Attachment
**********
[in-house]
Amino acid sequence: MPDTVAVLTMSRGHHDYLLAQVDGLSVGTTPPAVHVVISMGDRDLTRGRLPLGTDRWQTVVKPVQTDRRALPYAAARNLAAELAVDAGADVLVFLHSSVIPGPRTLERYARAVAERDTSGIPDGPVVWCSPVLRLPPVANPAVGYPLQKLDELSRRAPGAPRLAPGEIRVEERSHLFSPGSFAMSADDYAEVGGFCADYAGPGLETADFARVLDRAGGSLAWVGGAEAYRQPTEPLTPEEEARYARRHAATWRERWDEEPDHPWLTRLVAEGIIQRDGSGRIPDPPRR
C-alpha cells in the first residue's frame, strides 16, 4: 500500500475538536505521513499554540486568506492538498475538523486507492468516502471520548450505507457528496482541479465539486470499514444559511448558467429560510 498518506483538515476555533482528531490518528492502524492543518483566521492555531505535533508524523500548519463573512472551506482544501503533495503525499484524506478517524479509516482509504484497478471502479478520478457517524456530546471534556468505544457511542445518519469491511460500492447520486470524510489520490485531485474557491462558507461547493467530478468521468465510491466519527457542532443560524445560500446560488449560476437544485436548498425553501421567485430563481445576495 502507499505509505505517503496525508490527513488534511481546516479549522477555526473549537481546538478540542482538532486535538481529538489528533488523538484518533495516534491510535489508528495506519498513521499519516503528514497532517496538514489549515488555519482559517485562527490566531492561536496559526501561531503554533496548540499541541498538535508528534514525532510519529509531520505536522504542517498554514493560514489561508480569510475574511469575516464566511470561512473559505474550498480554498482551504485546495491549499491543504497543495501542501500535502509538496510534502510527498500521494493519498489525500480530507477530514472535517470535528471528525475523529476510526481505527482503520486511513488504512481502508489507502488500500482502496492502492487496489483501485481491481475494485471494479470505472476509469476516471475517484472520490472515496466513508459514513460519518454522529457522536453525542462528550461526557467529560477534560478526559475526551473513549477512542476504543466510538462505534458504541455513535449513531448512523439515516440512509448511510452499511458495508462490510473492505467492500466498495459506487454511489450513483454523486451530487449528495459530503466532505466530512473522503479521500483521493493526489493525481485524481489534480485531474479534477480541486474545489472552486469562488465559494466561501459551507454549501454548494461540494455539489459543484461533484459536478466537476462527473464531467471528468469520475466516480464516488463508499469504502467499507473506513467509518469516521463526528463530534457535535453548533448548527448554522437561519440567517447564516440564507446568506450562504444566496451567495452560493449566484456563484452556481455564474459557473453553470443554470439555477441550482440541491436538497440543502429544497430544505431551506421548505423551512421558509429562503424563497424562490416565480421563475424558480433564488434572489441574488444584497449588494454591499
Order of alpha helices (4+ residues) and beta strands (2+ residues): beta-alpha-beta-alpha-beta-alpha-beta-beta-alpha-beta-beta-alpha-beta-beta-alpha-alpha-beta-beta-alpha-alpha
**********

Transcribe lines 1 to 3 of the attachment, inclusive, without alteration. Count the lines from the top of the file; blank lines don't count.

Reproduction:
[in-house]
Amino acid sequence: MPDTVAVLTMSRGHHDYLLAQVDGLSVGTTPPAVHVVISMGDRDLTRGRLPLGTDRWQTVVKPVQTDRRALPYAAARNLAAELAVDAGADVLVFLHSSVIPGPRTLERYARAVAERDTSGIPDGPVVWCSPVLRLPPVANPAVGYPLQKLDELSRRAPGAPRLAPGEIRVEERSHLFSPGSFAMSADDYAEVGGFCADYAGPGLETADFARVLDRAGGSLAWVGGAEAYRQPTEPLTPEEEARYARRHAATWRERWDEEPDHPWLTRLVAEGIIQRDGSGRIPDPPRR
C-alpha cells in the first residue's frame, strides 16, 4: 500500500475538536505521513499554540486568506492538498475538523486507492468516502471520548450505507457528496482541479465539486470499514444559511448558467429560510 498518506483538515476555533482528531490518528492502524492543518483566521492555531505535533508524523500548519463573512472551506482544501503533495503525499484524506478517524479509516482509504484497478471502479478520478457517524456530546471534556468505544457511542445518519469491511460500492447520486470524510489520490485531485474557491462558507461547493467530478468521468465510491466519527457542532443560524445560500446560488449560476437544485436548498425553501421567485430563481445576495 502507499505509505505517503496525508490527513488534511481546516479549522477555526473549537481546538478540542482538532486535538481529538489528533488523538484518533495516534491510535489508528495506519498513521499519516503528514497532517496538514489549515488555519482559517485562527490566531492561536496559526501561531503554533496548540499541541498538535508528534514525532510519529509531520505536522504542517498554514493560514489561508480569510475574511469575516464566511470561512473559505474550498480554498482551504485546495491549499491543504497543495501542501500535502509538496510534502510527498500521494493519498489525500480530507477530514472535517470535528471528525475523529476510526481505527482503520486511513488504512481502508489507502488500500482502496492502492487496489483501485481491481475494485471494479470505472476509469476516471475517484472520490472515496466513508459514513460519518454522529457522536453525542462528550461526557467529560477534560478526559475526551473513549477512542476504543466510538462505534458504541455513535449513531448512523439515516440512509448511510452499511458495508462490510473492505467492500466498495459506487454511489450513483454523486451530487449528495459530503466532505466530512473522503479521500483521493493526489493525481485524481489534480485531474479534477480541486474545489472552486469562488465559494466561501459551507454549501454548494461540494455539489459543484461533484459536478466537476462527473464531467471528468469520475466516480464516488463508499469504502467499507473506513467509518469516521463526528463530534457535535453548533448548527448554522437561519440567517447564516440564507446568506450562504444566496451567495452560493449566484456563484452556481455564474459557473453553470443554470439555477441550482440541491436538497440543502429544497430544505431551506421548505423551512421558509429562503424563497424562490416565480421563475424558480433564488434572489441574488444584497449588494454591499